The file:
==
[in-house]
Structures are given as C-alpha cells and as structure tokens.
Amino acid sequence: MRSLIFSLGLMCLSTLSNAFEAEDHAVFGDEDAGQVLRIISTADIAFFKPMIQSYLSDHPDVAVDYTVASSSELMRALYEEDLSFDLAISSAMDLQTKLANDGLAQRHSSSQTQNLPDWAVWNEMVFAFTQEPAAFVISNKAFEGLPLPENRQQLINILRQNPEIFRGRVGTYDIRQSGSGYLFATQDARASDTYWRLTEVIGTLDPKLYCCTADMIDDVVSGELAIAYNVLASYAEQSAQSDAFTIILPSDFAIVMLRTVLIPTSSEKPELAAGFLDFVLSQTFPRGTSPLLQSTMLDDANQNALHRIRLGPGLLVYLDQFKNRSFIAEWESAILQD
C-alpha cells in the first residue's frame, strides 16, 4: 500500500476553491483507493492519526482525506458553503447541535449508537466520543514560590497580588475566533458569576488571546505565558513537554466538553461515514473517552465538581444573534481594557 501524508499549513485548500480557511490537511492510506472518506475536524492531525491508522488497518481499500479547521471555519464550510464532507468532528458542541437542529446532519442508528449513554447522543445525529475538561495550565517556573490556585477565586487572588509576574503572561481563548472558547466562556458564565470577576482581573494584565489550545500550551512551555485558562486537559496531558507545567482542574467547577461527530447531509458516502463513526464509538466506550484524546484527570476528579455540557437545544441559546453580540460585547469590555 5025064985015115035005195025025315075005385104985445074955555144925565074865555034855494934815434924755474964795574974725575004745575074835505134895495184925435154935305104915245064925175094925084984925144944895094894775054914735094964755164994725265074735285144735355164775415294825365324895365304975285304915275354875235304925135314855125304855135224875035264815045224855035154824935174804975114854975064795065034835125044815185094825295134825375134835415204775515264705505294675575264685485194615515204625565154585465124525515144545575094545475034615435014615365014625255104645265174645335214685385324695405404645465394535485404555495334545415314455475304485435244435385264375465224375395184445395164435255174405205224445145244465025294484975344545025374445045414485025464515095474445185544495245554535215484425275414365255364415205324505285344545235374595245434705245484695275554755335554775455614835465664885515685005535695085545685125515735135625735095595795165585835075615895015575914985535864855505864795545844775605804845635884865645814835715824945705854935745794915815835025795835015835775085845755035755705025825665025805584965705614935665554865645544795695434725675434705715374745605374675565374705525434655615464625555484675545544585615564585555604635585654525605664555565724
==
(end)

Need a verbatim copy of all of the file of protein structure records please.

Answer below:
[in-house]
Structures are given as C-alpha cells and as structure tokens.
Amino acid sequence: MRSLIFSLGLMCLSTLSNAFEAEDHAVFGDEDAGQVLRIISTADIAFFKPMIQSYLSDHPDVAVDYTVASSSELMRALYEEDLSFDLAISSAMDLQTKLANDGLAQRHSSSQTQNLPDWAVWNEMVFAFTQEPAAFVISNKAFEGLPLPENRQQLINILRQNPEIFRGRVGTYDIRQSGSGYLFATQDARASDTYWRLTEVIGTLDPKLYCCTADMIDDVVSGELAIAYNVLASYAEQSAQSDAFTIILPSDFAIVMLRTVLIPTSSEKPELAAGFLDFVLSQTFPRGTSPLLQSTMLDDANQNALHRIRLGPGLLVYLDQFKNRSFIAEWESAILQD
C-alpha cells in the first residue's frame, strides 16, 4: 500500500476553491483507493492519526482525506458553503447541535449508537466520543514560590497580588475566533458569576488571546505565558513537554466538553461515514473517552465538581444573534481594557 501524508499549513485548500480557511490537511492510506472518506475536524492531525491508522488497518481499500479547521471555519464550510464532507468532528458542541437542529446532519442508528449513554447522543445525529475538561495550565517556573490556585477565586487572588509576574503572561481563548472558547466562556458564565470577576482581573494584565489550545500550551512551555485558562486537559496531558507545567482542574467547577461527530447531509458516502463513526464509538466506550484524546484527570476528579455540557437545544441559546453580540460585547469590555 5025064985015115035005195025025315075005385104985445074955555144925565074865555034855494934815434924755474964795574974725575004745575074835505134895495184925435154935305104915245064925175094925084984925144944895094894775054914735094964755164994725265074735285144735355164775415294825365324895365304975285304915275354875235304925135314855125304855135224875035264815045224855035154824935174804975114854975064795065034835125044815185094825295134825375134835415204775515264705505294675575264685485194615515204625565154585465124525515144545575094545475034615435014615365014625255104645265174645335214685385324695405404645465394535485404555495334545415314455475304485435244435385264375465224375395184445395164435255174405205224445145244465025294484975344545025374445045414485025464515095474445185544495245554535215484425275414365255364415205324505285344545235374595245434705245484695275554755335554775455614835465664885515685005535695085545685125515735135625735095595795165585835075615895015575914985535864855505864795545844775605804845635884865645814835715824945705854935745794915815835025795835015835775085845755035755705025825665025805584965705614935665554865645544795695434725675434705715374745605374675565374705525434655615464625555484675545544585615564585555604635585654525605664555565724